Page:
Several years ago, officials in the San Francisco Unified School District realized their attempt to engage parents in their child’s literacy development was falling flat. Not all families could attend the training workshops and those that did were presented with an overwhelming amount of information. During the 2013-14 school year, the district decided to try something simple: text message tips for parents.
The district partnered with the Stanford University Graduate School of Education, which designed a pilot program to test out the texts. The results were encouraging: families who received literacy-related texts did better on reading exams—in some cases improving two to three months in some areas—than the children in families that did not receive the text messages. Officials also saw a positive impact on parental involvement at home and at school.
“It kind of reinforced the importance of family involvement and family connectiveness,” said Meenoo Yashar, chief of the San Francisco Unified School District’s Early Education Department. “It’s a very easy way for a family to see something and be reminded that ‘Oh yeah, I could do that.’”
The text messages, which are sent over the course of the week, offer parents a simple fact about child development, followed by a tip for an activity and then a suggestion for how to continue the learning. On a Monday, for example, parents may receive a text noting that asking children questions throughout the day helps build language skills. That is followed on Wednesday by a tip to ask children a silly question in the morning, like “If you could ride an animal to school, what would you pick? Why?” On Friday, parents receive an additional suggestion to ask children about one fun thing that happened during their day.
That pilot program evolved into a comprehensive family engagement curriculum called Ready4K, run by the California-based company ParentPowered. Ready4K has only become more popular, and some say, beneficial, as families are now largely isolated at home due to the coronavirus pandemic. This summer, more than 25 new community-based organizations, school districts and Head Start agencies partnered with Ready4K to reach families at home, including the New York City Department of Education, which provided text messages for families through the month of June. After the coronavirus-induced shutdown occurred in San Francisco, the city’s school district rolled out the program for all families with children ages 8 and under. Yashar said the district is considering continuing the program into the next school year, which the district recently announced will begin online.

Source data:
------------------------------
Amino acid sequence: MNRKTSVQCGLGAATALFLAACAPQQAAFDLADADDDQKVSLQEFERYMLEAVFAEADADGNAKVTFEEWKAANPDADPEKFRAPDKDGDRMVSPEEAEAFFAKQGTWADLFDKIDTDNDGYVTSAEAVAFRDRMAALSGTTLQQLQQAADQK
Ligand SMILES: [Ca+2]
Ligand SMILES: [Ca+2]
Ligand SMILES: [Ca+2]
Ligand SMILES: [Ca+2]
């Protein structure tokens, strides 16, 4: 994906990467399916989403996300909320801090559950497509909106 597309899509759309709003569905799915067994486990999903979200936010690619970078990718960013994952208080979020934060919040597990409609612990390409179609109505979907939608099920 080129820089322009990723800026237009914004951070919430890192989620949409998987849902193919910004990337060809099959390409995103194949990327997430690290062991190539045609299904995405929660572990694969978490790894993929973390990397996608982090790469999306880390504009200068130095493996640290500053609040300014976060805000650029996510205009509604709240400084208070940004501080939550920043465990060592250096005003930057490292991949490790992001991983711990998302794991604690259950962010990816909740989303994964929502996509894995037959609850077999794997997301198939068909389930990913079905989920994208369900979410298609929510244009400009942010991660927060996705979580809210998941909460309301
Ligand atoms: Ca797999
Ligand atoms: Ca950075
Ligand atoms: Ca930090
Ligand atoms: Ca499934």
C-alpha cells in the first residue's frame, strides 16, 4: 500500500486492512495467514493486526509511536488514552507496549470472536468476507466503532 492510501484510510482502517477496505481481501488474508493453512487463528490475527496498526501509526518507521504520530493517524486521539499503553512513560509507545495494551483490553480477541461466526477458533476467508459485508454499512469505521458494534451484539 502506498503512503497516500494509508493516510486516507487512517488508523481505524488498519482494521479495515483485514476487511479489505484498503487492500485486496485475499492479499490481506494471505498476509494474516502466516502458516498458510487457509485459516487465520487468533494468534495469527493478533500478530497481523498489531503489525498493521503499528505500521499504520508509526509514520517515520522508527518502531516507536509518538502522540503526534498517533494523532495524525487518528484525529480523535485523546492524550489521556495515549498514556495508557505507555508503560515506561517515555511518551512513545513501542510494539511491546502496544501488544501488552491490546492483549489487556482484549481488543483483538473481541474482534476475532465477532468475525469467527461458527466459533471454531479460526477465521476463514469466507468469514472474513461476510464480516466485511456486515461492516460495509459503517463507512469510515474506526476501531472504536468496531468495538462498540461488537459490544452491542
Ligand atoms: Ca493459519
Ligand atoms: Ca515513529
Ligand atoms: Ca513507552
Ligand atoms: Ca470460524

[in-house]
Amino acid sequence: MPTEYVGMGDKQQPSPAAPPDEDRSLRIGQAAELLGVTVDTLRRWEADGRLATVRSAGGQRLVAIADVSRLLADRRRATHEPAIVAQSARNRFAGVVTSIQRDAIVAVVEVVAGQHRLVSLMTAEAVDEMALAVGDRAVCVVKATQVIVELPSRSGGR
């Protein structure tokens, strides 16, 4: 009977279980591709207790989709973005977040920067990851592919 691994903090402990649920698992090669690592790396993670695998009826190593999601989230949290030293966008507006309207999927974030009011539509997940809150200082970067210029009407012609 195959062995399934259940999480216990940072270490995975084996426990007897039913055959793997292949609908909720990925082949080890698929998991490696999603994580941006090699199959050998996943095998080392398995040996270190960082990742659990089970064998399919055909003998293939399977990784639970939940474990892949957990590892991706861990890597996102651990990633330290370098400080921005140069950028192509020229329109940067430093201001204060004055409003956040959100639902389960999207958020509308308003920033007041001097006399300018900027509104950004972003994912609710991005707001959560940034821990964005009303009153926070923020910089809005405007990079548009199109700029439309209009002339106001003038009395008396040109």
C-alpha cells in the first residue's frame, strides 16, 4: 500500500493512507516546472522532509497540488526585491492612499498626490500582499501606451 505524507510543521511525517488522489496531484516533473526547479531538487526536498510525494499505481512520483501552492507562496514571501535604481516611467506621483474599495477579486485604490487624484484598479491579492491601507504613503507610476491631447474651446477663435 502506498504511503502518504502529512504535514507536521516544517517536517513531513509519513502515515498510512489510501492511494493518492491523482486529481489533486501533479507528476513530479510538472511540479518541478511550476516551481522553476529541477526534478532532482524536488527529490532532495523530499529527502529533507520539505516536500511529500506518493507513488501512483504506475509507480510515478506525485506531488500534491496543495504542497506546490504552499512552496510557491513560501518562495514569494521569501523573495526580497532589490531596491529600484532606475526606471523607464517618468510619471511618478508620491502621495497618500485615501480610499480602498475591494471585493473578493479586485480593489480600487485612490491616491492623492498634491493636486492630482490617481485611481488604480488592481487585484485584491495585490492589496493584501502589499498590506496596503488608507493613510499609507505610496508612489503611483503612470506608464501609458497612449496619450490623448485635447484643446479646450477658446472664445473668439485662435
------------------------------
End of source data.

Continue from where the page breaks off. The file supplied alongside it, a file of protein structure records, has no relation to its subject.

“They start noticing everyday learning moments that we’re not even texting about. It becomes this empowering tool that allows parents to sort of look at every opportunity within their day as a learning opportunity.”Rebecca Honig, Head of Content for Ready4K.
The program is now used by nearly 130 organizations, including school districts, Head Start agencies and national organizations. Parents can ‘opt in’ to receive three text messages each week covering everything from naming emotions to building confidence and staying active through movement.
Research has shown that sending parents tips through text messages is a successful way to educate them on child development and can improve academic performance. That’s largely because the format is so accessible to parents and the information is short and easy to read. Although some researchers caution that texting can’t necessarily combat systemic problems in a child’s life, it can lead to some change. Some schools have found attendance rates increase and course failure rates decrease by simply texting parents information about their child’s missed assignments or grade-point average. One recent study found texting can also be used for other kinds of educational outreach, like letting parents know if they are eligible for programs like Head Start.
Ben York, CEO of ParentPowered says the text messages and corresponding curriculum are meant to be easy and simply build upon existing family routines, like pointing out the letters on a shampoo bottle during bath time or counting the number of steps on the way to the car, which makes it easier for parents to carry out. “We understand parents are busy and have lots of demands on their attention,” York said. That approach seems to be working: Parents who use Ready4K regularly report that the text messages help them see how easy it is to incorporate topics like math and literacy into their day. “They start noticing everyday learning moments that we’re not even texting about,” said Rebecca Honig, Head of Content for Ready4K. “It becomes this empowering tool that allows parents to sort of look at every opportunity within their day as a learning opportunity.”
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This story about text message tips for parents was produced by The Hechinger Report, a nonprofit, independent news organization focused on inequality and innovation in education. Sign up for our higher education newsletter.